How can we address the unemployment conundrum affecting the Youth in Africa?
Young people on the continent are the most adversely affected by unemployment. On XFM this week, we continued with our series on Digital for Development.
We looked at how a thriving e-commerce ecosystem can create decent work for the Youth and drive economic growth for countries in Africa.
Africa's population is about 1.2 billion people. More than 63% of Africa’s overall population is below the age of 25. In Sub-Saharan Africa, 3 in 5 of the total unemployed are youth and on average 72% of the youth population live with less than $2 a day.
Unemployment poses numerous social, economic, and political risk across the continent. To mitigate these risks, different governments have pursued different multi-stakeholder strategies, formulated policies, and encouraged Foreign Direct Investments.
No one can claim to possess a silver bullet that will address the unemployment challenge. No one solution is going to eradicate this issue. Industrialization, which most policy makers are advocating for, may be part of the solution but certainly not the answer.
Governments are yet to give some serious consideration to the role digital platforms can play, particularly e-commerce, as one of the tools to address the unemployment conundrum.
Governments across the continent need to start asking the right questions.
Can e-commerce be a powerful driver of economic growth, inclusive trade, and job-creation in developing nations? Can a thriving e-commerce ecosystem create decent work for the Youth and drive economic growth for countries in Africa?
So what is e-commerce?
According to OECD, e-commerce refers to purchases and sales conducted over computer networks, using multiple formats and devices, including the use of computers, tablets and mobile phones.
e-commerce can contribute to significantly increasing the exports of developing countries, in particular doubling the share of global exports by developing countries by 2020
e-commerce can become a driver of inclusive growth and sustainable development by empowering women as entrepreneurs and traders
e-commerce can support productive activities, create decent jobs, entrepreneurship, creativity and innovation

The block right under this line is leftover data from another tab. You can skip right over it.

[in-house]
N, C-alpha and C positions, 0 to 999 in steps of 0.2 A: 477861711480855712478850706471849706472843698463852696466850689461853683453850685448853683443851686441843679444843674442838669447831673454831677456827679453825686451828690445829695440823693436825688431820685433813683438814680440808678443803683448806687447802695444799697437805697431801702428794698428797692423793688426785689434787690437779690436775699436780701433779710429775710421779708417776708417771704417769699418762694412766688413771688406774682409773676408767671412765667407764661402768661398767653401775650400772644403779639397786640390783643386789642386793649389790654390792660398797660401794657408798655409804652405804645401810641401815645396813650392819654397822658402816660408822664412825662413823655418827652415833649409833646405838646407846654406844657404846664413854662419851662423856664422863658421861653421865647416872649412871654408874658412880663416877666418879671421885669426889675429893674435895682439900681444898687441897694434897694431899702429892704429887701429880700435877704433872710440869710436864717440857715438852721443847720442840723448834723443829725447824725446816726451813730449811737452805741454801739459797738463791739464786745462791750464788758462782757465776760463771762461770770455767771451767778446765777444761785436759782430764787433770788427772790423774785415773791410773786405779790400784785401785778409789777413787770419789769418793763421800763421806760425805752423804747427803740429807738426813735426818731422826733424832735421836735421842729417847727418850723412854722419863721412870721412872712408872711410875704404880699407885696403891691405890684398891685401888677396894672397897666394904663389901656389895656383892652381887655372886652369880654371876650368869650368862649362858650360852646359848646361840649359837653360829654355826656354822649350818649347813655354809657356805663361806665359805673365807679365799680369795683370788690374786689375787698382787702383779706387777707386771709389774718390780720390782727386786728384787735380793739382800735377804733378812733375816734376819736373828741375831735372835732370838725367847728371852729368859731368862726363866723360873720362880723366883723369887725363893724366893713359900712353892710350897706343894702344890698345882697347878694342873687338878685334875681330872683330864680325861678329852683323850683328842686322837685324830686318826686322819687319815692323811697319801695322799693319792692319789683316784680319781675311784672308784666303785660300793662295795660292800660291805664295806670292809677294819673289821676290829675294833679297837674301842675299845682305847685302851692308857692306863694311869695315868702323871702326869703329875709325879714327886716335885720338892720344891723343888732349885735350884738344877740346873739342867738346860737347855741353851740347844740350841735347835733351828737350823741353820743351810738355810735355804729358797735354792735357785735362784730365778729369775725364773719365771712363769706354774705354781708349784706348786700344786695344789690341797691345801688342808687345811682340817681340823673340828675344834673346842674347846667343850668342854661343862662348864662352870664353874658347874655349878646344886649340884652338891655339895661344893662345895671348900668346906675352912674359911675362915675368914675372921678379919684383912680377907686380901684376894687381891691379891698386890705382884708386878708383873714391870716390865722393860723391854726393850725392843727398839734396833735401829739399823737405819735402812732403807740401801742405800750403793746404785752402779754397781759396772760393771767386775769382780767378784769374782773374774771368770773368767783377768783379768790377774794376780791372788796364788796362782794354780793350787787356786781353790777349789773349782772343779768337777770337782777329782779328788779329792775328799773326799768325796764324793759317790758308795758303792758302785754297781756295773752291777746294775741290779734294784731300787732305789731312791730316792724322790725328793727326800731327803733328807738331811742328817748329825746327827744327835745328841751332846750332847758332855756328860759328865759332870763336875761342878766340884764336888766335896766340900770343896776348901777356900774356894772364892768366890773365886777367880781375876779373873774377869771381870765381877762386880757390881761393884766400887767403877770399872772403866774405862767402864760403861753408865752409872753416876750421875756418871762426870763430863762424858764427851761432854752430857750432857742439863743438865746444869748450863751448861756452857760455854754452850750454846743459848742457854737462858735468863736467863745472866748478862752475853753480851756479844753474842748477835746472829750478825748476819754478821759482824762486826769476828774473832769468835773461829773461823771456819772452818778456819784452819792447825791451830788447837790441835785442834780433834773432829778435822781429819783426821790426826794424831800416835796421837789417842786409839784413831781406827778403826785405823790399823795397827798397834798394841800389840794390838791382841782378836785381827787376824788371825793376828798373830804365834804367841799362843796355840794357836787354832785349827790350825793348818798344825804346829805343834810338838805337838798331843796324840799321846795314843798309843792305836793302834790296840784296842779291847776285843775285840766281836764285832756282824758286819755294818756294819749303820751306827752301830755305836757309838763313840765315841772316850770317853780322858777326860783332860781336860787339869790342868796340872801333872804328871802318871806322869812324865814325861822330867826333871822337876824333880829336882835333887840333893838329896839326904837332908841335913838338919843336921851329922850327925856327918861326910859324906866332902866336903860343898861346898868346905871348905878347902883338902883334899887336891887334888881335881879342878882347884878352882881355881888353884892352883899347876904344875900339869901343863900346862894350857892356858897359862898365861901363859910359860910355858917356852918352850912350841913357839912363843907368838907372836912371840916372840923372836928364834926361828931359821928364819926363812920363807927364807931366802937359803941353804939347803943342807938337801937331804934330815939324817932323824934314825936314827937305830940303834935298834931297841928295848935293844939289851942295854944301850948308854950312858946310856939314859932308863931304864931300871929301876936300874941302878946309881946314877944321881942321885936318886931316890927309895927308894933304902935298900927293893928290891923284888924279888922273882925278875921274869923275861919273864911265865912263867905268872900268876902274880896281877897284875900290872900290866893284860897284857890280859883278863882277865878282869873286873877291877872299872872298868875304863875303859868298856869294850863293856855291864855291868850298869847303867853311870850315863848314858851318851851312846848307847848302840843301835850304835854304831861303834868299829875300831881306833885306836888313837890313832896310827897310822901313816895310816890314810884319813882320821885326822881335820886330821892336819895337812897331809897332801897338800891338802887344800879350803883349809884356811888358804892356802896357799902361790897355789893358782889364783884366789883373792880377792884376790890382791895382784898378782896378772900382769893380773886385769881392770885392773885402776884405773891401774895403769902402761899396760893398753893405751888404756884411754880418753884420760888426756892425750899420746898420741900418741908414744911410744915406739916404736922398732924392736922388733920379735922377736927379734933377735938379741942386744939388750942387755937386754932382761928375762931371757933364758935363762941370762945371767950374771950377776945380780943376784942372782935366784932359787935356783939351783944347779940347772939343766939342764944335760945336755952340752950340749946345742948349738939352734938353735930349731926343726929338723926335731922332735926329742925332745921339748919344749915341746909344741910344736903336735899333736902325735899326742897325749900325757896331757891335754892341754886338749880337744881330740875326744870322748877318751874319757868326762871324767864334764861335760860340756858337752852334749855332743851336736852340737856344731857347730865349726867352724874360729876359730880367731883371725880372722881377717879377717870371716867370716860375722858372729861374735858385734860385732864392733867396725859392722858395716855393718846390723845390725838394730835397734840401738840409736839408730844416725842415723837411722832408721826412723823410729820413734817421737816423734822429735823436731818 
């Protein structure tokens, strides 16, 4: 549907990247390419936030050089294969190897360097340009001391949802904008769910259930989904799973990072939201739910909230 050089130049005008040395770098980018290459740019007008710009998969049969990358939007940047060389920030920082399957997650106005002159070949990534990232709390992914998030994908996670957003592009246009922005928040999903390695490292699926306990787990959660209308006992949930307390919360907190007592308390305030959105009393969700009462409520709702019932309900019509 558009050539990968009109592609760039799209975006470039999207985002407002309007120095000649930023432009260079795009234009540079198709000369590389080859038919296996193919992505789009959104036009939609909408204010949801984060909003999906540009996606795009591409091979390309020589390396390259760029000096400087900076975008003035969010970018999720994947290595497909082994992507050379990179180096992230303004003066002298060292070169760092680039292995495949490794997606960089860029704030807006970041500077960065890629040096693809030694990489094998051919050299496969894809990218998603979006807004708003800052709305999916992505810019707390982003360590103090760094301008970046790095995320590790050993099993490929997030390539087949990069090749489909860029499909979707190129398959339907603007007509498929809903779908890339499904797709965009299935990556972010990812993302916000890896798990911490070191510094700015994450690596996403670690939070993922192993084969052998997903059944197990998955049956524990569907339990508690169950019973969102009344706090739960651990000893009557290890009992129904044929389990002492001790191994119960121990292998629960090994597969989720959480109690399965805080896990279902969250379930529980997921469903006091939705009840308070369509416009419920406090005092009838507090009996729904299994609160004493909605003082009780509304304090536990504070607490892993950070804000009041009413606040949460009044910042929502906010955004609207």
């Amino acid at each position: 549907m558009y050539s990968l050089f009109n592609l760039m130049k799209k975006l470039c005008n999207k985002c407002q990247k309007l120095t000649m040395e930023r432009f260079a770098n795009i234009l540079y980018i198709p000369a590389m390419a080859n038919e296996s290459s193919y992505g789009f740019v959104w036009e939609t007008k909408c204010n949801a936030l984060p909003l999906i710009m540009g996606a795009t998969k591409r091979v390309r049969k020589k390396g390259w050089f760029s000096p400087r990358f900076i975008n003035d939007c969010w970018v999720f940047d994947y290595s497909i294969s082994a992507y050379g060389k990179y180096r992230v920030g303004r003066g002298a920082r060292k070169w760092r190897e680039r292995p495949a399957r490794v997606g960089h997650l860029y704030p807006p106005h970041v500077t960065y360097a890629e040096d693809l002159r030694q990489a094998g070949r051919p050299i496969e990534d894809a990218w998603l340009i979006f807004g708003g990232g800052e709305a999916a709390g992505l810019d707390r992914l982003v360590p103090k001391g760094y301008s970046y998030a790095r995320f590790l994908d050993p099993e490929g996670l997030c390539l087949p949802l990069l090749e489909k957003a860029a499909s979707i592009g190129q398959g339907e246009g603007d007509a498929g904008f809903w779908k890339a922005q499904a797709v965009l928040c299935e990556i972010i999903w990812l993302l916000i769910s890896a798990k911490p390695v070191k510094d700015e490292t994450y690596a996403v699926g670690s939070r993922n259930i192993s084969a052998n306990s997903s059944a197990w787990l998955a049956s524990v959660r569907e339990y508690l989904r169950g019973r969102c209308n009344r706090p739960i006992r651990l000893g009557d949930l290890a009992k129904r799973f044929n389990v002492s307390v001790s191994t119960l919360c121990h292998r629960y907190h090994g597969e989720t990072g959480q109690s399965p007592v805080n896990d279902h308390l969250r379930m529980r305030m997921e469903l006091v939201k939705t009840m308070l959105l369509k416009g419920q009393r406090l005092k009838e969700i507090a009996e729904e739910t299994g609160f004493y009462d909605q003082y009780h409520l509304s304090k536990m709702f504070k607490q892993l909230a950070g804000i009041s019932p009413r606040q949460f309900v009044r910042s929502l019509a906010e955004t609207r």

e-commerce can encourage the formalization and growth of micro-sized, small-sized and medium-sized enterprises, including through access to ICT-enabled financial services
e-commerce can help micro-sized, small-sized and medium-sized enterprises gain access to financial services online & mobile payments as they integrate into value chains and access bigger markets
What's needed for e-commerce to thrive?
For e-commerce to thrive, leaders need to institute a countrywide access to fast, stable internet, and at affordable prices. Internet in developing economies tend to be more costly than in more advanced economies, stifling innovation. Supporting systems and enabling policies have to be in place:
Financial systems need to secure investments and payments
Regulatory and legal systems have to be in place to protect workers and consumers.
Policy systems need to enable and reward innovation
Economic systems need to allow raw materials, components and finished goods to flow across borders
To raise a country’s e-commerce readiness, policy areas need to address holistically the development of affordable infrastructure, logistics, trade, regulation, payment, skills development, and funding of e-commerce innovation.
Instead of focusing on the costs and risks brought about by the rapid uptake of e-commerce, governments should start looking at the opportunities to drive economic growth and job creation.
Tune in to Digital Thursday on XFM 94.8 from 9 am to 10 am radio.visiongroup.co.ug
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